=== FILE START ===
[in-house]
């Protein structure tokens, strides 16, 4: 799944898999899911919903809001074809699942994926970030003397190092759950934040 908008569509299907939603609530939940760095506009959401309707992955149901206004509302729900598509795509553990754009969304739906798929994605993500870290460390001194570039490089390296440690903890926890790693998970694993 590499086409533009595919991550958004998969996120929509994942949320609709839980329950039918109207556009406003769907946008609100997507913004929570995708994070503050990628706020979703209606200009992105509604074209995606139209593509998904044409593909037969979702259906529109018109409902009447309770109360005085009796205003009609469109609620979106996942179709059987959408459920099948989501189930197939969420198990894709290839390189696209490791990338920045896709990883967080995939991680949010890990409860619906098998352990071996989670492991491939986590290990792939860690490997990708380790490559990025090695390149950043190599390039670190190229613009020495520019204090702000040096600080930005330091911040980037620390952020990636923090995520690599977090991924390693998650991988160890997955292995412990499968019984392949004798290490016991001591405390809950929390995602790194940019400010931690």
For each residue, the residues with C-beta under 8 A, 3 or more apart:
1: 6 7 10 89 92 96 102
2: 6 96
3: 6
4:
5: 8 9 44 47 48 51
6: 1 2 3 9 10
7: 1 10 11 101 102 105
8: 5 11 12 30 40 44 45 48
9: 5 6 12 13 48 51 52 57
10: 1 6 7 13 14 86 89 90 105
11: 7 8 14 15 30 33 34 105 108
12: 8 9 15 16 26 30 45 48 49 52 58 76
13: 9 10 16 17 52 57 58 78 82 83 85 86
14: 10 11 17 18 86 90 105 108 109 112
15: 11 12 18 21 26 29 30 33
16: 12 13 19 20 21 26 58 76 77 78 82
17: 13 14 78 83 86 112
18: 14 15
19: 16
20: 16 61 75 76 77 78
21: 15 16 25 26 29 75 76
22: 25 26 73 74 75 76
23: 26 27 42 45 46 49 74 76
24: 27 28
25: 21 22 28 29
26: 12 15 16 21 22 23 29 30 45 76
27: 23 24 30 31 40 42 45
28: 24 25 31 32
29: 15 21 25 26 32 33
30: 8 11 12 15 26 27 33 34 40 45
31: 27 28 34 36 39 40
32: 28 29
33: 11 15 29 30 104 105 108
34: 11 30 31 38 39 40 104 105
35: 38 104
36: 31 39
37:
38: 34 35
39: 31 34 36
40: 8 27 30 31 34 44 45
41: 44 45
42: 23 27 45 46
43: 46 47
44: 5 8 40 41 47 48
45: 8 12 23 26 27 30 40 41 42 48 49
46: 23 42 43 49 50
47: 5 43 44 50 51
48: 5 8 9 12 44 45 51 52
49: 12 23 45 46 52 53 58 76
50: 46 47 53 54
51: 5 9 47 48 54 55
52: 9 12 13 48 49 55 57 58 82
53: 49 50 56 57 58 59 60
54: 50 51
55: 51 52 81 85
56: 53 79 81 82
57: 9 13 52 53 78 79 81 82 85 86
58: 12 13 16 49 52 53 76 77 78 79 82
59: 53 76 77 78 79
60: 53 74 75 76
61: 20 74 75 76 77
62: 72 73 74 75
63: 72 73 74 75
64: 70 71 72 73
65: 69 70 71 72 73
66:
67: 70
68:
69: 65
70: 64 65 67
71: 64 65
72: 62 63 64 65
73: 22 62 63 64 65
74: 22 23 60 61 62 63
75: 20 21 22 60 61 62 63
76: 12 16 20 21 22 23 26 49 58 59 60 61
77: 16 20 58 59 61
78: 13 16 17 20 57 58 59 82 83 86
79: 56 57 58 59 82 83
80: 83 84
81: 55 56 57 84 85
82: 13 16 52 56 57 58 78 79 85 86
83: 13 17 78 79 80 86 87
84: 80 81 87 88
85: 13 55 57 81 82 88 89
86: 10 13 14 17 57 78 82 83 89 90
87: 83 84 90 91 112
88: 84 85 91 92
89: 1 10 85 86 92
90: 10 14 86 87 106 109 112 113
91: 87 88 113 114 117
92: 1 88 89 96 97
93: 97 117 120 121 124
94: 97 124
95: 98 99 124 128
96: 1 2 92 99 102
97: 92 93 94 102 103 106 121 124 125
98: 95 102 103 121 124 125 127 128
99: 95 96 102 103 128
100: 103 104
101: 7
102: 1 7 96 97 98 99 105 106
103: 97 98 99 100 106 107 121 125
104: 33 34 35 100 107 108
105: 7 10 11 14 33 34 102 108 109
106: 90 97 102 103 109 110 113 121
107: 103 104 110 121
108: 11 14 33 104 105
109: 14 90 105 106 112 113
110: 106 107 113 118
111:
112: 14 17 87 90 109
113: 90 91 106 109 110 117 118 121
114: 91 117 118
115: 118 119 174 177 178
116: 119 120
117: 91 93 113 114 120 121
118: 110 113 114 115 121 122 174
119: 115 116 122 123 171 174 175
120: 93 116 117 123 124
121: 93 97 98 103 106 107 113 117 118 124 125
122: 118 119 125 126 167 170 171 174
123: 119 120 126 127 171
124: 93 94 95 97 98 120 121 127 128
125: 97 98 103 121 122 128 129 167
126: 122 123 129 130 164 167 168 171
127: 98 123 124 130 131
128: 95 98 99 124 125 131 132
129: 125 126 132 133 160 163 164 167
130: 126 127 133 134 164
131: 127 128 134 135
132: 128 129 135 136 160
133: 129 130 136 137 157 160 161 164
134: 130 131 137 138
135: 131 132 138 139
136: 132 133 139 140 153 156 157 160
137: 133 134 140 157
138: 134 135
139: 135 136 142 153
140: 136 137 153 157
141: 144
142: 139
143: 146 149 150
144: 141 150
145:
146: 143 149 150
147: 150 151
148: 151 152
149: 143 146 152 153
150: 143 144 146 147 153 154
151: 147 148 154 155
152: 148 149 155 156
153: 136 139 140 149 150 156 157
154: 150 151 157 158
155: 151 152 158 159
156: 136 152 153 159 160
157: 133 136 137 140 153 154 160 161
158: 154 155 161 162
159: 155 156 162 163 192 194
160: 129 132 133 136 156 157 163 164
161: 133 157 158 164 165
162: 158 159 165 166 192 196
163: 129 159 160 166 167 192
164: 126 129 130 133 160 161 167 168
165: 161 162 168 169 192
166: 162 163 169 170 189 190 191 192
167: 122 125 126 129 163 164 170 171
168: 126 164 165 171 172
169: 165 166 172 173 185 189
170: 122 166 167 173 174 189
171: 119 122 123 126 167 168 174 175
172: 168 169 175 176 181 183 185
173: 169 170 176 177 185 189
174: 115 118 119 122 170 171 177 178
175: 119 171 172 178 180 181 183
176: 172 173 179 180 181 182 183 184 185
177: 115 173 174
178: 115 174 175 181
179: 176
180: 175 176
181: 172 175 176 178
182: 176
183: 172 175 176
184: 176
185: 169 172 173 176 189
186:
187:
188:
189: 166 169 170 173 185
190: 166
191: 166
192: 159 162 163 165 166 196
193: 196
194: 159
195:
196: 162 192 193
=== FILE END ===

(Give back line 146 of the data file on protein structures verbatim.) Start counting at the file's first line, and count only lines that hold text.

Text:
143: 146 149 150